​Borussia Dortmund manager Lucien Favre has explained that his decision to withdraw Jadon Sancho in the first half of their Der Klassiker annihilation was not due to an injury - but because the England international was simply 'not good enough.'

Dortmund fell to a ​resounding 4-0 defeat to managerless Bayern Munich, with a Robert Lewandowski double, a strike from Serge Gnabry and an own-goal from Mats Hummels moving the champions to within four points of top spot, while Dortmund plummet to fifth. 

The visitors offered precious little going forward in the first 45, with Sancho in particular looking off the pace, and with the score still at 1-0 on 36 minutes, Favre opted to withdraw the winger for Raphaël Guerreiro in a proactive bid to salvage something from the game. 

Jadon Sancho,Raphael Guerreiro

As previously established, it didn't quite pan out that way, and though their humbling defeat birthed many talking points, the decision to remove Sancho from the side so early on was a prominent eyebrow-raiser.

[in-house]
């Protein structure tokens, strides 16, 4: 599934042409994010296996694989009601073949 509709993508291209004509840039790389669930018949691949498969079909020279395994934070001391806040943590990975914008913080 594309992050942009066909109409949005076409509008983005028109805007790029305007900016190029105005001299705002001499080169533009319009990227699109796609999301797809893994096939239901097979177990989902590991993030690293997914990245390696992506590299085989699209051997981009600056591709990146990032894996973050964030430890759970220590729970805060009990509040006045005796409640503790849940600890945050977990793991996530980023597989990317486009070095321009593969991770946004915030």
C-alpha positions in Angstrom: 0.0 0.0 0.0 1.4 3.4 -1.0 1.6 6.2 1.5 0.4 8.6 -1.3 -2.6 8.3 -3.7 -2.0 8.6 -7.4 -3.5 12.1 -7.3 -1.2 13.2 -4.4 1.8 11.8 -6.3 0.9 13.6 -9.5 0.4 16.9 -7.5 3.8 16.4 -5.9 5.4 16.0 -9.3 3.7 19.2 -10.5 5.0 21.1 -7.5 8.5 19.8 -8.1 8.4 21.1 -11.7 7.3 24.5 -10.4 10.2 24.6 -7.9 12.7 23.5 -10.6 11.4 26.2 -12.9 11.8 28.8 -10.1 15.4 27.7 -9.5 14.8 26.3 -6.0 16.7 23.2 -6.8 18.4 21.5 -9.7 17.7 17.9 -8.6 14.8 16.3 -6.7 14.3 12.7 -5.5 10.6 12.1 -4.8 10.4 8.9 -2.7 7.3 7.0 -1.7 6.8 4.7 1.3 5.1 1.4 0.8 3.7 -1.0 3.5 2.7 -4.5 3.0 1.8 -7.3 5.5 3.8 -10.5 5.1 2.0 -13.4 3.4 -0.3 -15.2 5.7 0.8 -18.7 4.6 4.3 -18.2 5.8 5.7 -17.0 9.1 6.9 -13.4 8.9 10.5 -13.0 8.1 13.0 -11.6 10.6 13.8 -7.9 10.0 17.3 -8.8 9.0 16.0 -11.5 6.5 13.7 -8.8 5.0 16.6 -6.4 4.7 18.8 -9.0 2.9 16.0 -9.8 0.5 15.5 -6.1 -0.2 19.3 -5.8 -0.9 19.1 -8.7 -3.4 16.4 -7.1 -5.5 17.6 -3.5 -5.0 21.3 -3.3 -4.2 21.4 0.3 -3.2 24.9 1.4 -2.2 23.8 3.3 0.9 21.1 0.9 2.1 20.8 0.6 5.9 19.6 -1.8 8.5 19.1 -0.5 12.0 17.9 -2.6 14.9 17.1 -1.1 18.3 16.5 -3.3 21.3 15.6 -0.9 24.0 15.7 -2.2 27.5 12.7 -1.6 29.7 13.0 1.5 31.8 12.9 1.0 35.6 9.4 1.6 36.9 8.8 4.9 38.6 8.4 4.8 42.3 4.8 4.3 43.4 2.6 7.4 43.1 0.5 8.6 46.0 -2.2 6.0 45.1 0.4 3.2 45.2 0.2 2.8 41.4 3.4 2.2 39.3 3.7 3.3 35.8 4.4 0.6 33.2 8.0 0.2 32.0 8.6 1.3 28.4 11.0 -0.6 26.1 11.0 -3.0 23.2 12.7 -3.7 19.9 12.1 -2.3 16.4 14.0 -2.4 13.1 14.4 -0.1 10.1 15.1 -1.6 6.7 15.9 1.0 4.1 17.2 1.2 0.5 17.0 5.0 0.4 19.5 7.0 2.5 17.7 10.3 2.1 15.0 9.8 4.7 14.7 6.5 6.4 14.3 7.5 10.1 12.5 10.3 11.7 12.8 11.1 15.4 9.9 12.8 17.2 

But though the assumption was that a pre-existing injury was at play, Favre has explained in straightforward terms that it was purely tactical. 

"He was not hurt. He trained on Friday," Favre said, as quoted by ​Foot Mercato.

Lucien Favre

 "I had to do something about what I saw and to be honest, what I saw was not good."

On the face of it, the 19-year-old is enjoying another productive season, with nine goal contributions in 16 appearances, but it has been one underlined with controversy and reports of ill-content.

After returning late from England duty back in October, the forward found himself​ dropped from the squad altogether to face Borussia Mönchengladbach, while he was also ​hit with a €100k fine for his troubles. 

He will play his part in England's final two Euro 2020 qualifiers with Montenegro and Kosovo over the next week, after he was ​named in Gareth Southgate's squad. He will then look to put any underlying club tensions behind him when Dortmund return to face Paderborn in two weeks' time. 

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